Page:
Police start special drives to combat cyber terrorism
THE SOFTWARE TRACES THE IP ADDRESS OF THE OWNER AND HE OR SHE RECEIVES A CALL FROM THE POLICE WITHIN A FEW MINUTES.
NAVI MUMBAI: In an effort to prevent cyber terrorism, the Navi Mumbai police have started a special drive to find out the unsecured wireless internet systems in the city.
Officials from the city cyber cell are roaming around with special software through which they get to know if there is any unsecured WiFi systems in an area. The software traces the IP address of the owner and he or she receives a call from the police within a few minutes.
“Given the terror activities happening at other places of the country, it has really become dangerous to allow anyone to keep unsecured WiFi systems. Therefore we decided to start this special drive last week. We will get to know the total number of such WiFi systems detected in the city within next two to three days and then will decide the course of action to be taken against their owners,” said Pratibha Shendge, police inspector from the cyber cell.
The city police conducted a similar drive in March last year and detected over 700 unsecured WiFi systems. The owners were asked to serve notice asking to secure their systems.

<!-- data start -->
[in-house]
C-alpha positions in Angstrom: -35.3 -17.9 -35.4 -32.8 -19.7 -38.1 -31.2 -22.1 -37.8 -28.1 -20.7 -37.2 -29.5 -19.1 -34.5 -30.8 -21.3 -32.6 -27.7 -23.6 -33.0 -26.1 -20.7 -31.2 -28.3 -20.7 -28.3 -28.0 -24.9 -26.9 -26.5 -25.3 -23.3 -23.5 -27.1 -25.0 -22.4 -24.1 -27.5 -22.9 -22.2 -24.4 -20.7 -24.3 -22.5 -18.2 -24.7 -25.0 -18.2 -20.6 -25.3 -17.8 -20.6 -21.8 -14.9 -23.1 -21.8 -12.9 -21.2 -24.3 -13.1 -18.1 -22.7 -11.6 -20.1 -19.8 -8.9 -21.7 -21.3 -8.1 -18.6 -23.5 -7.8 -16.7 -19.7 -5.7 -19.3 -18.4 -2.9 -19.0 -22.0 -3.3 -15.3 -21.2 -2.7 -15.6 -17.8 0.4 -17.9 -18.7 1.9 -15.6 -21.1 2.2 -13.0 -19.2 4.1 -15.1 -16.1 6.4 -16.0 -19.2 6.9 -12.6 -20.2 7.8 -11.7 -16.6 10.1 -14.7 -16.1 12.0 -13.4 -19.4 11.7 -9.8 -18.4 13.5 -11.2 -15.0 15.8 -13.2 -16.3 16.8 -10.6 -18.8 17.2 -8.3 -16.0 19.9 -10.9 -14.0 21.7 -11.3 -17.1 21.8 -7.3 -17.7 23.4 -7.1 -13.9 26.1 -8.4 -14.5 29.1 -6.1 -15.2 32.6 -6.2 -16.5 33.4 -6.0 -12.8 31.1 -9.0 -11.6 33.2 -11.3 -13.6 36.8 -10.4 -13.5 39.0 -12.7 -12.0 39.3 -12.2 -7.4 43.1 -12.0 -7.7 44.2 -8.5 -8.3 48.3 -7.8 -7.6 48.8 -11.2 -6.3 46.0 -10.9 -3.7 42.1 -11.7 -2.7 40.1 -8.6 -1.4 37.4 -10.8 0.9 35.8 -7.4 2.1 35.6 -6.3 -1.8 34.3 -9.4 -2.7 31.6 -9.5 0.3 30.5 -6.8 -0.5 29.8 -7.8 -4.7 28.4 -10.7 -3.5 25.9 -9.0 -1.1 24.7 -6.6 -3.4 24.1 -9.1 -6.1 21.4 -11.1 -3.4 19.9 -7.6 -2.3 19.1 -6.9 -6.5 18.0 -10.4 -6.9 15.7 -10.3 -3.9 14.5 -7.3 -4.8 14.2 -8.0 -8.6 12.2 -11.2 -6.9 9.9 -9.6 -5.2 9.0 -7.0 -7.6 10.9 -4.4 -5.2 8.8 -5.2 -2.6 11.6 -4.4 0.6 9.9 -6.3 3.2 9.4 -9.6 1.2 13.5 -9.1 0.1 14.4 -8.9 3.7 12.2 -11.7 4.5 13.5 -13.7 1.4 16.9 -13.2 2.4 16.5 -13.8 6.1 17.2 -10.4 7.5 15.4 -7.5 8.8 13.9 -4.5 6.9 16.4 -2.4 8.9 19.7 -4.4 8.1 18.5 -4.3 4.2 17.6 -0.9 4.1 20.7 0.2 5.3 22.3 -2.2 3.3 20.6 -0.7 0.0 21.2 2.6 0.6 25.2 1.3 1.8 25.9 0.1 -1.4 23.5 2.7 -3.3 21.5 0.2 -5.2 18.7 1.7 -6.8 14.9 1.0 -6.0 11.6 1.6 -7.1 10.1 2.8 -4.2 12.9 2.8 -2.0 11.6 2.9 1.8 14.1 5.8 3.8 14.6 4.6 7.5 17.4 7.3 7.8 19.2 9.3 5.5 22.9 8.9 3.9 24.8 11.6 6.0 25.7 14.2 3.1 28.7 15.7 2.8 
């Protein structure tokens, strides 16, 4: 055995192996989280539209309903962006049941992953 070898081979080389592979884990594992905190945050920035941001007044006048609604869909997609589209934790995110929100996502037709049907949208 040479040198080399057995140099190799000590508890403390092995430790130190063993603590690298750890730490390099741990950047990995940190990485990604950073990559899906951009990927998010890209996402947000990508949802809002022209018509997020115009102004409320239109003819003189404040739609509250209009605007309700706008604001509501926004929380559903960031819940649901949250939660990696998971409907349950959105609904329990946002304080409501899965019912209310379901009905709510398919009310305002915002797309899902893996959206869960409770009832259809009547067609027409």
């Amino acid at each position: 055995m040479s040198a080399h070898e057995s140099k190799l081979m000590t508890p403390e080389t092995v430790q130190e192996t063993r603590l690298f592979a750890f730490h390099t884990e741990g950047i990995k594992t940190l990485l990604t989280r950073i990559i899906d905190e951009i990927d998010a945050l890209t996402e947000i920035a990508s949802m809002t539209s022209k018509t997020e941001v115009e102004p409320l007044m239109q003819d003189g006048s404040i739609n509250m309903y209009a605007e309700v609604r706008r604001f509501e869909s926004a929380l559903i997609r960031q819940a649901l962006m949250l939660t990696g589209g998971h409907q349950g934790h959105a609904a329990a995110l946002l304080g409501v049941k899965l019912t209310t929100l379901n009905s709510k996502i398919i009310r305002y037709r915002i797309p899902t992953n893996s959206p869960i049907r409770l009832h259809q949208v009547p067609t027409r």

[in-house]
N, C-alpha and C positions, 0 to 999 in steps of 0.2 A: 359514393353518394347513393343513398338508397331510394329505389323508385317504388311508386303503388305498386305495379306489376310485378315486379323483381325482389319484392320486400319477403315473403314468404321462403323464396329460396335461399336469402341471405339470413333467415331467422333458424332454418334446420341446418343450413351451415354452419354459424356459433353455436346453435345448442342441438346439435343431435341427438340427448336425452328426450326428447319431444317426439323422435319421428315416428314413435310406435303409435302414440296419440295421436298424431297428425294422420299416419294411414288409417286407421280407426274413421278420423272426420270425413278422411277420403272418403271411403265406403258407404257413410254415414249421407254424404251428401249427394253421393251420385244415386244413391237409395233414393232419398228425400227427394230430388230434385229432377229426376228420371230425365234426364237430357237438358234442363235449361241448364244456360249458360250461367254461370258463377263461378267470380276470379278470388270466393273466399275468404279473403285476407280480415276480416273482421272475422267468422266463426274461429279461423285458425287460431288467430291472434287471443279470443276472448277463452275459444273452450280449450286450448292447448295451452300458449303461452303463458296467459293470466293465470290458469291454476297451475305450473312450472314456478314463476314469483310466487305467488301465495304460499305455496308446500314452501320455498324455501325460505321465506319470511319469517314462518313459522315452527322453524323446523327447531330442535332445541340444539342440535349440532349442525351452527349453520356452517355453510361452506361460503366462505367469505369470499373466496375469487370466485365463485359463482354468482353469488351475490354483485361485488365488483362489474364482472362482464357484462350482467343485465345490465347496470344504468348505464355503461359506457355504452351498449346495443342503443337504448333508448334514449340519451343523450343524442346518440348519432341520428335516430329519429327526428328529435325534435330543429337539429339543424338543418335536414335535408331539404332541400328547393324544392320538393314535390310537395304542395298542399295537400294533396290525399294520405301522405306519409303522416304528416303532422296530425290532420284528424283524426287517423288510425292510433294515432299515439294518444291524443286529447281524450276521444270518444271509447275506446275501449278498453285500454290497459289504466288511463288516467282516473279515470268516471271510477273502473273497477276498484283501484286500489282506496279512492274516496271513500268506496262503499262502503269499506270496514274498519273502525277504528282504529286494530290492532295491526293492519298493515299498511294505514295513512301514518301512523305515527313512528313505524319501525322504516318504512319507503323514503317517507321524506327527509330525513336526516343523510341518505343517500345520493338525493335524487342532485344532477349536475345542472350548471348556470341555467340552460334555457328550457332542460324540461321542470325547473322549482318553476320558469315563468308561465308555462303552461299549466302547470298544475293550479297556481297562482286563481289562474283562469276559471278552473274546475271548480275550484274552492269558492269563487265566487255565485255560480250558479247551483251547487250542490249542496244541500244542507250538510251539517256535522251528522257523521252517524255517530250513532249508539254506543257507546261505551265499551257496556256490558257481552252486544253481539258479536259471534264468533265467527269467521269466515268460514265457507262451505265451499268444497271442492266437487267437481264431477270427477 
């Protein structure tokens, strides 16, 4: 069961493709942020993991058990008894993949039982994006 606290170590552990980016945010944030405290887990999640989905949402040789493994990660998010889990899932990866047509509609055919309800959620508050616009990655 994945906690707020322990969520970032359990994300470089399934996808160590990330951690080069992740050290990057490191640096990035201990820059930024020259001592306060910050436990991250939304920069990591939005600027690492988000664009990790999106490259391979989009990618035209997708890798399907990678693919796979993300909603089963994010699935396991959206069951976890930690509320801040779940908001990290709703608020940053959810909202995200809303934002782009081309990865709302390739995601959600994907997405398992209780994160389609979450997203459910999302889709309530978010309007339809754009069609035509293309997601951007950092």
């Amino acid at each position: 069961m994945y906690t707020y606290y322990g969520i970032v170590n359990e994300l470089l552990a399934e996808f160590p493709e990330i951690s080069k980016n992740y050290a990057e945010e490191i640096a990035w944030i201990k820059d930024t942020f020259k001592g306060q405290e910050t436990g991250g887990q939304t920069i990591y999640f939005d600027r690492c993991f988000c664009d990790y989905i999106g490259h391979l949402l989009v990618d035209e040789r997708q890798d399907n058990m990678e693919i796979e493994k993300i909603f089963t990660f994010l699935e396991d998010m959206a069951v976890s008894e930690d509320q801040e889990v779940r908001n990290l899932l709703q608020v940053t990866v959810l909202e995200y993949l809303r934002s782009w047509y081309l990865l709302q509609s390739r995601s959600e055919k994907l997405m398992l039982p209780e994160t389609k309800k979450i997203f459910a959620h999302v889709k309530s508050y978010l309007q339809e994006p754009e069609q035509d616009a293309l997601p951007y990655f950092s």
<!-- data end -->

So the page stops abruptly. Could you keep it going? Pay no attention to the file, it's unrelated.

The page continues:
Several incidents took place in the satellite city earlier, wherein cyber thieves hacked unprotected WiFi system sent threat mails to serve their vested interests.
One such mail was sent from a housing society in Sanpada just a few minutes before the Ahmedabad bomb blasts in 2008. Anti- terrorism squad ( Mumbai) later detected that case and arrested the culprits who hacked the WiFi system.
A similar mail was sent from Vashi, sector 17 just before Varanasi bomb blast in 2010.
“WiFi system could be hacked if it is not protected. Password and user id of any wireless system should be complicated. Those should be kept changing at a regular interval. Name of any family member, date of birth, mobile number among others should never be kept one’s password,” Shendge said.
“Likewise, we don’t suggest people to use open WiFi for their own safety. Passwords also should not be saved on their mobile phones,” she added.